But in the victory march (Act 2, scene 1), the Chorus (and such a chorus!) sing ‘Glory to Egypt and Isis, and to the King, all in gold, carried on high by bearers. The fabulous spectacle is truly breathtaking; but this is the public show. The heart of the opera is in the love-torn protagonists. A ballet is performed centre stage -the women made up in gold, virtually nude, the men, black-skinned, in gold and black outfits, gold headgear- the Egyptian Court side stage.
So ‘Come brave warrior!’ Radames, offered a wreath of victory, is saluted by the King as Egypt’s saviour. The King ‘will grant him any wish’. But which, ironically, Ramades cannot reveal: his secret, Aida, the slave girl. Ramades requests the prisoners be brought before them.
In a key scene – a characteristic Verdian moment – Aida sees her father , King Amonasro, (white-haired Markus Marquardt),who begs her not to betray him. Amonasro, concealing his identity, pleads the King’s clemency for the Ethiopian captives. ‘Today this is our fate : tomorrow it might be yours’- Verdi’s (often repeated) humane message. The Chorus of soldiers demands ‘destroy them’ -singing in counterpoint to the slaves, centre stage, pleading leniency. Radames asks for the freedom of the prisoners; only Aida and her father remain as hostages.
And now, to the jubilation of the crowds, the King offers Ramades his daughter in marriage. Both the crowd’s and Amneris raised hopes are bitterly ironic, given the private truth.
Fathers and daughters divided between patriarchal loyalty and opposing lovers. A Verdian theme. The King- prior to Amneris’ marriage to Radames- tells her Isis reads into the heart of mortals: their secret wishes. Amneris- wonderfully sung by Borodina- prays Radames will love her with all his heart. Meanwhile, Lewis’s Aida, shrouded in black, awaits Radames. Her aria, to an oboe introduction, laments ‘O fatherland, I shall never see you again’-a familiar motif in Verdi- the skies and breezes of the land of her youth. Lewis reaches powerful high notes. Her father, Amonasro will prise her from her lover- reminding her of her loyalty to him and her country. Father, have pity, she pleads.’You call yourself my daughter! The dead will curse you.’ What a price for her to pay.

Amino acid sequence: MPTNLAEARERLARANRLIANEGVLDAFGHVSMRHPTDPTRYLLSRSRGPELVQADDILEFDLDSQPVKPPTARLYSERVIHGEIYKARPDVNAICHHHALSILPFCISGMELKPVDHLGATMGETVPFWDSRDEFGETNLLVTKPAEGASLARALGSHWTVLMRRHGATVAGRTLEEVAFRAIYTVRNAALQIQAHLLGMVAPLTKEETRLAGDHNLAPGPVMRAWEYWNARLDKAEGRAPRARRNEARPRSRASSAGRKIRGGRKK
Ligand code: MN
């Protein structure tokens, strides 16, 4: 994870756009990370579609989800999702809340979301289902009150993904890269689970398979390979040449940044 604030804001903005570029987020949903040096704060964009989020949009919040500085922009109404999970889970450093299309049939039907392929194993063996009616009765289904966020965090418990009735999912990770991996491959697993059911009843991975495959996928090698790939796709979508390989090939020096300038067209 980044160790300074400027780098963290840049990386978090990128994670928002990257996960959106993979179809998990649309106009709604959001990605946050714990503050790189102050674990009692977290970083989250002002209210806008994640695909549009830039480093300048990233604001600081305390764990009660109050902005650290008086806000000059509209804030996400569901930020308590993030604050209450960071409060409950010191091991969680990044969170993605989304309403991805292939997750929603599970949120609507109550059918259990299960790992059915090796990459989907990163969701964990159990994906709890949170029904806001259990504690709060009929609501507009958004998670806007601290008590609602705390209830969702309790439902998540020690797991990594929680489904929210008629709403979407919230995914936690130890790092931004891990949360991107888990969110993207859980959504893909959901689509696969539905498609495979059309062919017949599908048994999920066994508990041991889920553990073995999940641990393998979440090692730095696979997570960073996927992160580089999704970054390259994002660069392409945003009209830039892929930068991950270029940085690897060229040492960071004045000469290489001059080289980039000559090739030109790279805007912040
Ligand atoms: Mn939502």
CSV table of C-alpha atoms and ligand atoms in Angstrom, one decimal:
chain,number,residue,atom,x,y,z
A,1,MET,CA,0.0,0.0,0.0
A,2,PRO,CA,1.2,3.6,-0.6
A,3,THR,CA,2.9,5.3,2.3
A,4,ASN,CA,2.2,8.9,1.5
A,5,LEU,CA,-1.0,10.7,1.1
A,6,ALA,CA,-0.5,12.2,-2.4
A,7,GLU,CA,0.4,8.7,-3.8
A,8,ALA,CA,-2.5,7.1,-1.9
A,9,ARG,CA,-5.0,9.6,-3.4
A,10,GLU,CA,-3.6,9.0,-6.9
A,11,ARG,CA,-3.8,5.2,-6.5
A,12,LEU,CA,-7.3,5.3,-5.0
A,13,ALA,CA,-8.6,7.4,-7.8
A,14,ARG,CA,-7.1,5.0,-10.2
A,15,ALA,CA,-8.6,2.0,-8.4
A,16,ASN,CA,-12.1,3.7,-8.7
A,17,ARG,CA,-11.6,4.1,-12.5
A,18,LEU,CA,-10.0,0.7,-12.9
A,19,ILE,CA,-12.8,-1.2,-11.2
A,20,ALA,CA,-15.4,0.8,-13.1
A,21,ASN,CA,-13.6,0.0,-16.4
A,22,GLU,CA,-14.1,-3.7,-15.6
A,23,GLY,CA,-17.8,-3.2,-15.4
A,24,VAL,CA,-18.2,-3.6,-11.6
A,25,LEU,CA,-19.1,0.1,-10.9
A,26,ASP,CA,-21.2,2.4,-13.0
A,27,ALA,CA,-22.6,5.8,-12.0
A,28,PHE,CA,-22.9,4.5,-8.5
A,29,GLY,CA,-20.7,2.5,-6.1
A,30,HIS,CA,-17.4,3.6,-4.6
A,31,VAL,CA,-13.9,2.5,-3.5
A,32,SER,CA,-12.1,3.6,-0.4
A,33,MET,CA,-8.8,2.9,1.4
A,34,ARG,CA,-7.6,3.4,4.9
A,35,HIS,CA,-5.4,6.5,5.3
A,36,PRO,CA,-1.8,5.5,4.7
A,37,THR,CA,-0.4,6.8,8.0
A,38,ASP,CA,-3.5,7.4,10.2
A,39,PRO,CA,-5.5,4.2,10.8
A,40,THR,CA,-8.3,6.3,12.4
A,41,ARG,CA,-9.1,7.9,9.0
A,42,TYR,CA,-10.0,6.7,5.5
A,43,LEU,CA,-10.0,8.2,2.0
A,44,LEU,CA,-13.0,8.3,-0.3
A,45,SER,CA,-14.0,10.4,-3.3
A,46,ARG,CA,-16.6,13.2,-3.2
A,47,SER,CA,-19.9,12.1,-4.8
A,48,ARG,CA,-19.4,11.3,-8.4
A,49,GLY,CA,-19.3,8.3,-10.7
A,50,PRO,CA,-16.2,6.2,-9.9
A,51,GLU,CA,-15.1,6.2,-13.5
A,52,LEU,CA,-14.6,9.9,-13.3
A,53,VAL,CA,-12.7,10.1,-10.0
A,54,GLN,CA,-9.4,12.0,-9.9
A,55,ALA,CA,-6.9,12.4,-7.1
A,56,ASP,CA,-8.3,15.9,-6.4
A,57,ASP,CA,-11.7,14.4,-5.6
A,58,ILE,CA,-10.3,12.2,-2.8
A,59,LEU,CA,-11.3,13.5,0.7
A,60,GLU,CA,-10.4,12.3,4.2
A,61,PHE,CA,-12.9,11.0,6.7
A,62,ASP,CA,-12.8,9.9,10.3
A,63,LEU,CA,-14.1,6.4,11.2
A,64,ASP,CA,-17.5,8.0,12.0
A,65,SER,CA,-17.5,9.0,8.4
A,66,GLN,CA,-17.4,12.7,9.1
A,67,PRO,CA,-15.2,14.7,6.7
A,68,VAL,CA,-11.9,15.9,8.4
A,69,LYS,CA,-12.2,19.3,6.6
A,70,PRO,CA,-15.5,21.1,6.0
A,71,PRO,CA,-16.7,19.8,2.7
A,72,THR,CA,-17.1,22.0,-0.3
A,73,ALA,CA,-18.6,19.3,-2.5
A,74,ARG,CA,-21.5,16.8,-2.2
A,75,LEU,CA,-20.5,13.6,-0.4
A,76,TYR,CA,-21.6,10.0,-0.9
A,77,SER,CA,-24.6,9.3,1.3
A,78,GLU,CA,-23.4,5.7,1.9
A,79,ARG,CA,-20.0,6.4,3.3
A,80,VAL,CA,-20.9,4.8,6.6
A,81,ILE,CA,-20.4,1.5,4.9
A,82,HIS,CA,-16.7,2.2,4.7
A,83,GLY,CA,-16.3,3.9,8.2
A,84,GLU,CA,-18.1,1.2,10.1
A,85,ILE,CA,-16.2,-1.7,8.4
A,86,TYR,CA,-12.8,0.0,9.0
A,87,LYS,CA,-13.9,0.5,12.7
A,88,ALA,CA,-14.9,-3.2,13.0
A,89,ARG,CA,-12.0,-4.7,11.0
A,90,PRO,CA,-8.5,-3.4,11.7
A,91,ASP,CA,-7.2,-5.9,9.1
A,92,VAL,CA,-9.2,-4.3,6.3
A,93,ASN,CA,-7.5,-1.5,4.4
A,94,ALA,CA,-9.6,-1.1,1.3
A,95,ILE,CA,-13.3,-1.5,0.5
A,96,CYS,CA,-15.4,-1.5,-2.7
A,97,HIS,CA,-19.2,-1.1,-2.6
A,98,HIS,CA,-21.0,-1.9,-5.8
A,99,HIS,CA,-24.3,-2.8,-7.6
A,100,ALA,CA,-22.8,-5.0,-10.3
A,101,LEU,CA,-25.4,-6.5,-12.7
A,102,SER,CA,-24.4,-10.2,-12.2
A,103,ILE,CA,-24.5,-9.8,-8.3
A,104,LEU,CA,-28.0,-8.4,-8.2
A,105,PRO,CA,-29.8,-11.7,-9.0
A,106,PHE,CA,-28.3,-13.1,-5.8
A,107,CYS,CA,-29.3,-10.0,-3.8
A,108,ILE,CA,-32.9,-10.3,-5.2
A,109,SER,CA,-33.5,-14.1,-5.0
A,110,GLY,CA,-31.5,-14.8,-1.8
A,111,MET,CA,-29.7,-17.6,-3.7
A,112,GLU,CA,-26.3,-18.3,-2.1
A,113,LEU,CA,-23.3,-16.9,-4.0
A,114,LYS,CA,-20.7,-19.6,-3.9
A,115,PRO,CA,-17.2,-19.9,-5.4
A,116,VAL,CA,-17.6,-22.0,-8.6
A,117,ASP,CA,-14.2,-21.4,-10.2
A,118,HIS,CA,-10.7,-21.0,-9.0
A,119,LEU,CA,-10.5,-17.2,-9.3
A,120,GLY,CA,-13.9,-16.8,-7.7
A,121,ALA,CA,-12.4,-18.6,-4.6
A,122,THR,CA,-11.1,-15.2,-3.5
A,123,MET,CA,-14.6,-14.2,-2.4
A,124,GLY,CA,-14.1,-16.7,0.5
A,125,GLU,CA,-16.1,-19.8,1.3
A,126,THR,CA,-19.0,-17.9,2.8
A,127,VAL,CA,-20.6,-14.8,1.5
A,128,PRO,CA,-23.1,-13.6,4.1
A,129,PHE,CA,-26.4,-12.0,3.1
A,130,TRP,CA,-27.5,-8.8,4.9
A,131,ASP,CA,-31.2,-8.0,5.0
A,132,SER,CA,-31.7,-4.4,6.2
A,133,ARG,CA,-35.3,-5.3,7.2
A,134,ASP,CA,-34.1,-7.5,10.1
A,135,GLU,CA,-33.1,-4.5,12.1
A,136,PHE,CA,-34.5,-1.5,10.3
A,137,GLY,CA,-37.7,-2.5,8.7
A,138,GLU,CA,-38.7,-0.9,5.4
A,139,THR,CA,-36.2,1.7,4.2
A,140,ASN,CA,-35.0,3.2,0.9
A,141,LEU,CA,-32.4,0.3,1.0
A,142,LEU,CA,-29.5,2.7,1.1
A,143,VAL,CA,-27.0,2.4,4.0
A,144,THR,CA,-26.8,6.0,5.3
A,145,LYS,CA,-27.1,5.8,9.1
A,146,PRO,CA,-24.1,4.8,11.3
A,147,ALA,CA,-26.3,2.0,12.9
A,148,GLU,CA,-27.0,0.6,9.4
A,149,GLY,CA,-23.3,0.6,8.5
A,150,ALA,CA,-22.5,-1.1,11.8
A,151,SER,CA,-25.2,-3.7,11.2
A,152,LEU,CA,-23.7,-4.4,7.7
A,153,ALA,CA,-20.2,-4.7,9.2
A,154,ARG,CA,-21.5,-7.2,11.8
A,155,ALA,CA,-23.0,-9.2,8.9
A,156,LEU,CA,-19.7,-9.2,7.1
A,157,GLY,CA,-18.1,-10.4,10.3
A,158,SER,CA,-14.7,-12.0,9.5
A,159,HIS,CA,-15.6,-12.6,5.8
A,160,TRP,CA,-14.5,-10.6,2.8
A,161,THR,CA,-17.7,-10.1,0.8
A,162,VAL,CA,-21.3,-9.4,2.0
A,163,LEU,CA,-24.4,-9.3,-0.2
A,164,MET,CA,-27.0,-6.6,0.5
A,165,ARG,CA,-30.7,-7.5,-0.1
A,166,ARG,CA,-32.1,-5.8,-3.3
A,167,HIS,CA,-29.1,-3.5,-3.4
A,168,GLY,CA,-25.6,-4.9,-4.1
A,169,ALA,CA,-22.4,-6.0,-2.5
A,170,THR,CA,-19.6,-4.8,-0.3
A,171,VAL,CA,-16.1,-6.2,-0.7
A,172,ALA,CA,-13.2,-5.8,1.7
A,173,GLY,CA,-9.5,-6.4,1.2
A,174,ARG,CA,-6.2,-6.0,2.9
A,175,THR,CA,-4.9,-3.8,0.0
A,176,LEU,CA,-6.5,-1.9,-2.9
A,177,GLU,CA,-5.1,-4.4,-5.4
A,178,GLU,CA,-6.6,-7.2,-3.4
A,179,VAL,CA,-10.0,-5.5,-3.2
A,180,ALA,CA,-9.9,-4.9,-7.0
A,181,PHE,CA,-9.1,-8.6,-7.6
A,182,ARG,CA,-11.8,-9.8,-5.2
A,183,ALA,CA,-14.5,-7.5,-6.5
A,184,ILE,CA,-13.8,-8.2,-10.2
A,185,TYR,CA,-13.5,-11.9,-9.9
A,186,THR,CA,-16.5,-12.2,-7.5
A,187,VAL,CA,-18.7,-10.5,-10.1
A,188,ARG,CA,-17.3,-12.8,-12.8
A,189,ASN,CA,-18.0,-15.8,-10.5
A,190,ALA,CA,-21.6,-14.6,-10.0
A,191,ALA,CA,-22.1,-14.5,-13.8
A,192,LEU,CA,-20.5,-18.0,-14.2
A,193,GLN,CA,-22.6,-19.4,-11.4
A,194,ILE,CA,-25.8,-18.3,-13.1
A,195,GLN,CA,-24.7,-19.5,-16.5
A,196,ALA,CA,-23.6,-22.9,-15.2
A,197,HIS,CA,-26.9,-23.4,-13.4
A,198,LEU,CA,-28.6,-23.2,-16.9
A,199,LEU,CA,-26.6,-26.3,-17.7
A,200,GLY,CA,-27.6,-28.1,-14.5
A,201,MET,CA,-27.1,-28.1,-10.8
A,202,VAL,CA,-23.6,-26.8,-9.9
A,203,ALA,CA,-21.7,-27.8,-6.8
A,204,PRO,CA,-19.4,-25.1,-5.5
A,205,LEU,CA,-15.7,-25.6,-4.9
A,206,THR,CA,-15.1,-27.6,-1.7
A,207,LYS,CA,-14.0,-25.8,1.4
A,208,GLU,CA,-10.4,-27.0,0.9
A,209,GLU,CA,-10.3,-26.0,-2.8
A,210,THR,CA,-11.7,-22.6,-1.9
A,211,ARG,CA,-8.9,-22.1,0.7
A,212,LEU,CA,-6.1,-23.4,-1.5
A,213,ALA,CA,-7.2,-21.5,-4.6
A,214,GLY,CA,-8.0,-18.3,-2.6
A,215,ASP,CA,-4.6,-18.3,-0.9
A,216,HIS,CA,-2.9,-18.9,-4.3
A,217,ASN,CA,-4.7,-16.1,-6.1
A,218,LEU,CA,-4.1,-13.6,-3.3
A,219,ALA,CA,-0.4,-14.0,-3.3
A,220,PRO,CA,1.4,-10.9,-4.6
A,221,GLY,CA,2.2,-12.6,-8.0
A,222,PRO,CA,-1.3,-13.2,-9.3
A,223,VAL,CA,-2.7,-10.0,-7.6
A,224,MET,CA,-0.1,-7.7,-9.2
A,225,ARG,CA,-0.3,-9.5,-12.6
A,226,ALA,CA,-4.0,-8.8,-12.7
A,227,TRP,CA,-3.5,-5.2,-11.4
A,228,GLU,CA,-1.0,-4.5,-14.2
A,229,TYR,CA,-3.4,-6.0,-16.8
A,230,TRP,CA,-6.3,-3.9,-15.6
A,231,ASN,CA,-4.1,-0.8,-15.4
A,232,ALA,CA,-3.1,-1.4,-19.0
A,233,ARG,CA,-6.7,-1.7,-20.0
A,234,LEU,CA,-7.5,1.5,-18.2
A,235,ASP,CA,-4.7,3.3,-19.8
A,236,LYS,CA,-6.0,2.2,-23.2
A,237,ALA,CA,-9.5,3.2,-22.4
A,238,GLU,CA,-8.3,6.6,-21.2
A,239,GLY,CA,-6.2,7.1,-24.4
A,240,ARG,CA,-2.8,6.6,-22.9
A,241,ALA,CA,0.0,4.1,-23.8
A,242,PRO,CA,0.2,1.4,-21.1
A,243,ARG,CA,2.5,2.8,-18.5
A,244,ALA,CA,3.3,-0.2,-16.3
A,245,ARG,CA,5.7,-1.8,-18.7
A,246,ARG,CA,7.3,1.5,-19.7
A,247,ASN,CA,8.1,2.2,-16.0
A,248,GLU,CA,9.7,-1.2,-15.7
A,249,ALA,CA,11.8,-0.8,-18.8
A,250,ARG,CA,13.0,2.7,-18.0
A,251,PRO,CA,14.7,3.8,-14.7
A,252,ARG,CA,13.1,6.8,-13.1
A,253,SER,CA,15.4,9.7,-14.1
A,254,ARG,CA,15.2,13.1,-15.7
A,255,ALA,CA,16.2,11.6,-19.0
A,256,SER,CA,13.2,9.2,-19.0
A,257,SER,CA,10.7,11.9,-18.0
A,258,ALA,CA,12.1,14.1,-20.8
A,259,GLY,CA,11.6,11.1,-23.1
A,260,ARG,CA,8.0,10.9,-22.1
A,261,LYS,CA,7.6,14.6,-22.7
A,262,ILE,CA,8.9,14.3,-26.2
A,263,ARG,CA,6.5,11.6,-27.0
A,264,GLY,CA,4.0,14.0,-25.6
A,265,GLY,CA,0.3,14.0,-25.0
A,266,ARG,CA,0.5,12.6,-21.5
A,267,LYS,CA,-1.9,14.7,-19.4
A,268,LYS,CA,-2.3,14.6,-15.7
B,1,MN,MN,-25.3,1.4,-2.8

When at last reunited with Radames Aida is ambivalent. She reminds him he’s bethrothed to another, of his vow. Is he not afraid of Amneris’ power? Then, let them flee. Aida asks him to go to a foreign land.- But how can he forget his fatherland, the country where he won fame?- Now she taunts him, he doesn’t love her, unless he’s prepared for exile. He accepts: they’ll be united in her fatherland.
Amonasro has been listening in. She’s betrayed Radames. Amonasro offers him a throne, but Radames realises he’s betrayed his country. The trio is powerfully rendered. Radames gives himself up to the guards, for revealing the Egyptians’ plans.
Thus the tragic hero has sunk to his nemesis.’Traitors must die!’. Yet Amneris, in her aria, still loves him ; if he loved her she would save him. But Radames would rather die than never see Aida again. ‘For her, I betrayed my fatherland and honour’– de Leon powerful, with terrific delivery on high notes- ‘May Aida know I died for her’. He has no fear of his people’s anger: he’s lost. Amneris, in her aria, blames herself, desperately pleads Radames’ innocence. In counterpoint the Choir chant, he betrayed his fatherland.
In the finale- Aida secreted into Radames’ tomb- Aida /Radames duet attests to the self-delusion of love. She’s too lovely to die. (The angel of death will open heaven..) They’re buried alive, but intoxicated in their passion. They’re defiant, staring out (of their stone bunker).The opera ends as it began with pianissimo strings; private happiness sacrificed to war. Vienna State Opera orchestra and choir, conducted authoratively by veteran Pinchas Steinberg, justified a fine cast. And those sets! PR 12.03.2013
Photos: Kristin Lewis (Aida); Jorge deLeon (Radames); Olga Borodina(Amneris); Janusch Monarcha (King); Kristin Lewis and Markus Marquardt (Amonasro)
(c) Wiener Staatsoper/ Michael Pöhn

One thought on “Aida at Vienna State Opera

  1. Dear Jon, Thank you for your interest. I’m sorry that , this being an opera review, we’re not in the same niche!
    Please note that all photographic material in viennaoperareview.com is protected by copyright. With best wishes, Philautus

Comments are closed.